If you follow my Instagram (@sarahearnstein), you already know I’ve been in Alaska for the past week and if you’re like anyone else in my life you’re wondering, “Why the hell did this crazy woman go to central Alaska in the dead of winter?!” To answer that simply, I thrive on extremes. I have a (sometimes destructive) “go big or go home” mentality, so if I was going to do Alaska, I was going to REALLY DO Alaska. Also, I’ve always wanted to see the northern lights, and this is peak time for that. Anyway, keep reading below to find out how Fairbanks took me from a cold slap in the face (this says a lot coming from a Chicagoan) to having me legitimately sad to leave.
Let’s start with where to stay.
I’ll preface this part by saying I hate large masses of people. It will single-handedly, instantly put me in a bad mood. I also love places with a unique touch, so I almost never opt to stay in chain hotels if I have a choice. These two stipulations lead me to a list of a few Air BnBs, hotels, and bed and breakfasts for our short time in Fairbanks. We landed on A Taste of Alaska Lodge and all I can say is, if you’re even considering this place, pick it. Just do it. I promise you will not be disappointed.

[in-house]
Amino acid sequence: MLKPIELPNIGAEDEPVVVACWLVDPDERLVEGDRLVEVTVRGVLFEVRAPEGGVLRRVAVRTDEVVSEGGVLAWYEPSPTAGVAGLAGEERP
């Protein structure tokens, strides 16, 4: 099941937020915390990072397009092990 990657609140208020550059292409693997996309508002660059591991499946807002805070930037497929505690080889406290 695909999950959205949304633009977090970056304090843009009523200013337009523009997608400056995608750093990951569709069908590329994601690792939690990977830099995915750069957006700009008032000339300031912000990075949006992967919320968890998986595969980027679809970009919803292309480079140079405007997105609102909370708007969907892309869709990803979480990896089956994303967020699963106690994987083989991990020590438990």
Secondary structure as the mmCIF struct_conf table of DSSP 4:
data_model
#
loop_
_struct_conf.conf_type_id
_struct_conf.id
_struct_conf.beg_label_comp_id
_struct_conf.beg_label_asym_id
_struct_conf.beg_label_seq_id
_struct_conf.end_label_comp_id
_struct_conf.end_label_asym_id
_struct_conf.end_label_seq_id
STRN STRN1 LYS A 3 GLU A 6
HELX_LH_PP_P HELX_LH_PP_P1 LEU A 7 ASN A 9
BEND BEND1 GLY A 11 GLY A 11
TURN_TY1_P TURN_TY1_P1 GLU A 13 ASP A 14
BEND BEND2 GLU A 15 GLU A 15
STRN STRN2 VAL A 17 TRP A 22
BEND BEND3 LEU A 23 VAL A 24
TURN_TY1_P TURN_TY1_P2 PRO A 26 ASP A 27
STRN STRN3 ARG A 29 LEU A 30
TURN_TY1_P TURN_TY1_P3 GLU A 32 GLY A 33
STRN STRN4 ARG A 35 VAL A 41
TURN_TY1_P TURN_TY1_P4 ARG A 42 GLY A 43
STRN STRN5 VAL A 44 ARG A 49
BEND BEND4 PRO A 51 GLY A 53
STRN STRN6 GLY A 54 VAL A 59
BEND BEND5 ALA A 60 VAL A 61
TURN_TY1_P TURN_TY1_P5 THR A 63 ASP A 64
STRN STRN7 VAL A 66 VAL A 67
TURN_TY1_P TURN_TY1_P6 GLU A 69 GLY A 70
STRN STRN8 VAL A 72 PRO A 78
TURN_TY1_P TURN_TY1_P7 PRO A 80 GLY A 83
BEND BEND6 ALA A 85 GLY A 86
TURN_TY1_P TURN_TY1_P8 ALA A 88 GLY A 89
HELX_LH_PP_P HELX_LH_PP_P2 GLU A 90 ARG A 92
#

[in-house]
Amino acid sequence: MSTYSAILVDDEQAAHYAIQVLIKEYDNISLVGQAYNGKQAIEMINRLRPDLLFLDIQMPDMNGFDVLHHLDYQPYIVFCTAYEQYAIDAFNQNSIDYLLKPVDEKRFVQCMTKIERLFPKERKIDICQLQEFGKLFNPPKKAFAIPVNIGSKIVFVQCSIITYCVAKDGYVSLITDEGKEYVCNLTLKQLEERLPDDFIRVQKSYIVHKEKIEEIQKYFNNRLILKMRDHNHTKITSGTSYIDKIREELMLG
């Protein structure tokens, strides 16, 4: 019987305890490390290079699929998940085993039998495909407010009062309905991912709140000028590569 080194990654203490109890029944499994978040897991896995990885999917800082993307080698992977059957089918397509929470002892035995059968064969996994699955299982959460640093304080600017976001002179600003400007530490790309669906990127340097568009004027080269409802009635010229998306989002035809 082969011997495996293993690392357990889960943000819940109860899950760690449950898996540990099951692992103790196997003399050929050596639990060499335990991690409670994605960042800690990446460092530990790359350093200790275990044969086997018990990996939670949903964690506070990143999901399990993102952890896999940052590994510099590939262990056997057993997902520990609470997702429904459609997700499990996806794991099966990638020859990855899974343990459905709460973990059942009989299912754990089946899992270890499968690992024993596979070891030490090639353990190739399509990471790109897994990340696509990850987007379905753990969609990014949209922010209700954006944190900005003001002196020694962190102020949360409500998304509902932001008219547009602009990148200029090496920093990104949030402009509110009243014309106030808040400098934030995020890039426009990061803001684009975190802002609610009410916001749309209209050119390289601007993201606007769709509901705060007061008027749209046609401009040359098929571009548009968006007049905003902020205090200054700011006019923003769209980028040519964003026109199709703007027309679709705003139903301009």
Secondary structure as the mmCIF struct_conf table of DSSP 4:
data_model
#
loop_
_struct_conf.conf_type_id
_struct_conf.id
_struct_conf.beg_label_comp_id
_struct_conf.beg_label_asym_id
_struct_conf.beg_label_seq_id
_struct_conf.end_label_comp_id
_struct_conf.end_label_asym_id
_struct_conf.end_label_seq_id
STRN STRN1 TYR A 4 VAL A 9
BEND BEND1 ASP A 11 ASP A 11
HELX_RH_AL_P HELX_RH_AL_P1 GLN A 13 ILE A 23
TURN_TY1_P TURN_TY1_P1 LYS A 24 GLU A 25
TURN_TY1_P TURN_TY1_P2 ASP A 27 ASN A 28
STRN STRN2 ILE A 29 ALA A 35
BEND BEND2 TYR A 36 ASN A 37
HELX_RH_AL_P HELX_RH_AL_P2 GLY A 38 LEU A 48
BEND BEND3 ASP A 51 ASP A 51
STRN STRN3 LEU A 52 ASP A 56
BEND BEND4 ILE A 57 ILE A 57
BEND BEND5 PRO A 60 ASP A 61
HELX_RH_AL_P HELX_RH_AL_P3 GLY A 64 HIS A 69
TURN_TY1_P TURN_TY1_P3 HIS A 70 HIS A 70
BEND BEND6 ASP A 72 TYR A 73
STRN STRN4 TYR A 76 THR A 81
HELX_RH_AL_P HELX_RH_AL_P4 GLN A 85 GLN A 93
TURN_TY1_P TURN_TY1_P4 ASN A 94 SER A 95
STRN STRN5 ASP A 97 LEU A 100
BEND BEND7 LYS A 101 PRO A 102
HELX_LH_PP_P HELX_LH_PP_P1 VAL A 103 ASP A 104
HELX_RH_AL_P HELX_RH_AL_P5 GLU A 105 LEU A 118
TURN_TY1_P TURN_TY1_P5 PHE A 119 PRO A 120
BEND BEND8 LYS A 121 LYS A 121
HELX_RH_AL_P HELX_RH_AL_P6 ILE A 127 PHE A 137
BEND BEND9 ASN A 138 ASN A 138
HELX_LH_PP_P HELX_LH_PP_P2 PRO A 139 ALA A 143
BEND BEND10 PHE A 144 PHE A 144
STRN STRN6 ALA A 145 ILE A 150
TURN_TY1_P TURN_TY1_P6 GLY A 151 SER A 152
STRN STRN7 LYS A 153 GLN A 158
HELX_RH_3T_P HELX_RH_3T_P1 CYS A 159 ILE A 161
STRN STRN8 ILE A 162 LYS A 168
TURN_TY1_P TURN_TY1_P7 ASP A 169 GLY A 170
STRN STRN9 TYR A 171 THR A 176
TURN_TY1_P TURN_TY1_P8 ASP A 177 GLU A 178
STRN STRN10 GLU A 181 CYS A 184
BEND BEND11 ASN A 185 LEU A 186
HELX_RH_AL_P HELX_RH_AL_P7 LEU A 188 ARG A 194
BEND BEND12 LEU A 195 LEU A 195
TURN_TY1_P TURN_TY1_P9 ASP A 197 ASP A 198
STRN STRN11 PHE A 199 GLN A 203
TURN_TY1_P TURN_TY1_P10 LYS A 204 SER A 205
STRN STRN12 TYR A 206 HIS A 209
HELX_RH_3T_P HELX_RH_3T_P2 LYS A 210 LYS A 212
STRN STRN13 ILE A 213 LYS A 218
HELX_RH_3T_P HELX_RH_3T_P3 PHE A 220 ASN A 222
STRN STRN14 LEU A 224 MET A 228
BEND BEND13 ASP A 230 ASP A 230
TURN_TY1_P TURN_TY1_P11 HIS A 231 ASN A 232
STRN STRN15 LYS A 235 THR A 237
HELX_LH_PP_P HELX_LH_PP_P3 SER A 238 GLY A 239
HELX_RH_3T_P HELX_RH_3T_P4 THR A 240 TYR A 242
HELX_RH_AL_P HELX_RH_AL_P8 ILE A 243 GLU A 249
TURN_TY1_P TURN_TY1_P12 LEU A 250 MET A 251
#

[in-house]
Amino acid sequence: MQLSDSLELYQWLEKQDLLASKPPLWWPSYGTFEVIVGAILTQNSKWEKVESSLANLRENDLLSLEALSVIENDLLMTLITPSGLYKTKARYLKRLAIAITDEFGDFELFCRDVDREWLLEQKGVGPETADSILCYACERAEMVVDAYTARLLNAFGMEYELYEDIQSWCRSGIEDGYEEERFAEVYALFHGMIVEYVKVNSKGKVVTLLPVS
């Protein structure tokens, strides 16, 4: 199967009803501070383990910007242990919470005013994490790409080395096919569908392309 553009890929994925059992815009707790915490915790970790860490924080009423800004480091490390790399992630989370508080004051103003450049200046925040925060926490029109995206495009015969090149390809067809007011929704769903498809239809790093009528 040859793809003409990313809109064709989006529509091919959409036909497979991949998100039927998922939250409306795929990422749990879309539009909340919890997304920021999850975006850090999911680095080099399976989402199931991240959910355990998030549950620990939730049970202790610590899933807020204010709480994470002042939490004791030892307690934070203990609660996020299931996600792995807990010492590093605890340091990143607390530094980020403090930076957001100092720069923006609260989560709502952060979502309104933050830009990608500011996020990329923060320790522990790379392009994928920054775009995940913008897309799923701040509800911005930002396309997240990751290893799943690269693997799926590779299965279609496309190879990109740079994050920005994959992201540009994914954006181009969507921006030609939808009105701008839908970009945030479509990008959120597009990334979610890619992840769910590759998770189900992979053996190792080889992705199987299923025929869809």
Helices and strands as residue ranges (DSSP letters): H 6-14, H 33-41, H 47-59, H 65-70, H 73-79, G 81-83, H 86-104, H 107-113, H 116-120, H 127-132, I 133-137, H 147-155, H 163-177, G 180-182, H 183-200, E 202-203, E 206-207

I could honestly have written an entire post just on A Taste of Alaska itself. It’s in a beautiful location which will take at least an all-wheel drive car to get to, but it will blow your mind at how breath-taking the views are. Think cheesy Christmas card levels of snow-covered pine trees on freshly-fallen, glittering snow. I’m rolling my own eyes right now, but it really is THAT gorgeous. Above is a photo of the lodge from out back. The entire property (180 total acres) was covered in these pine trees and, of course, snow.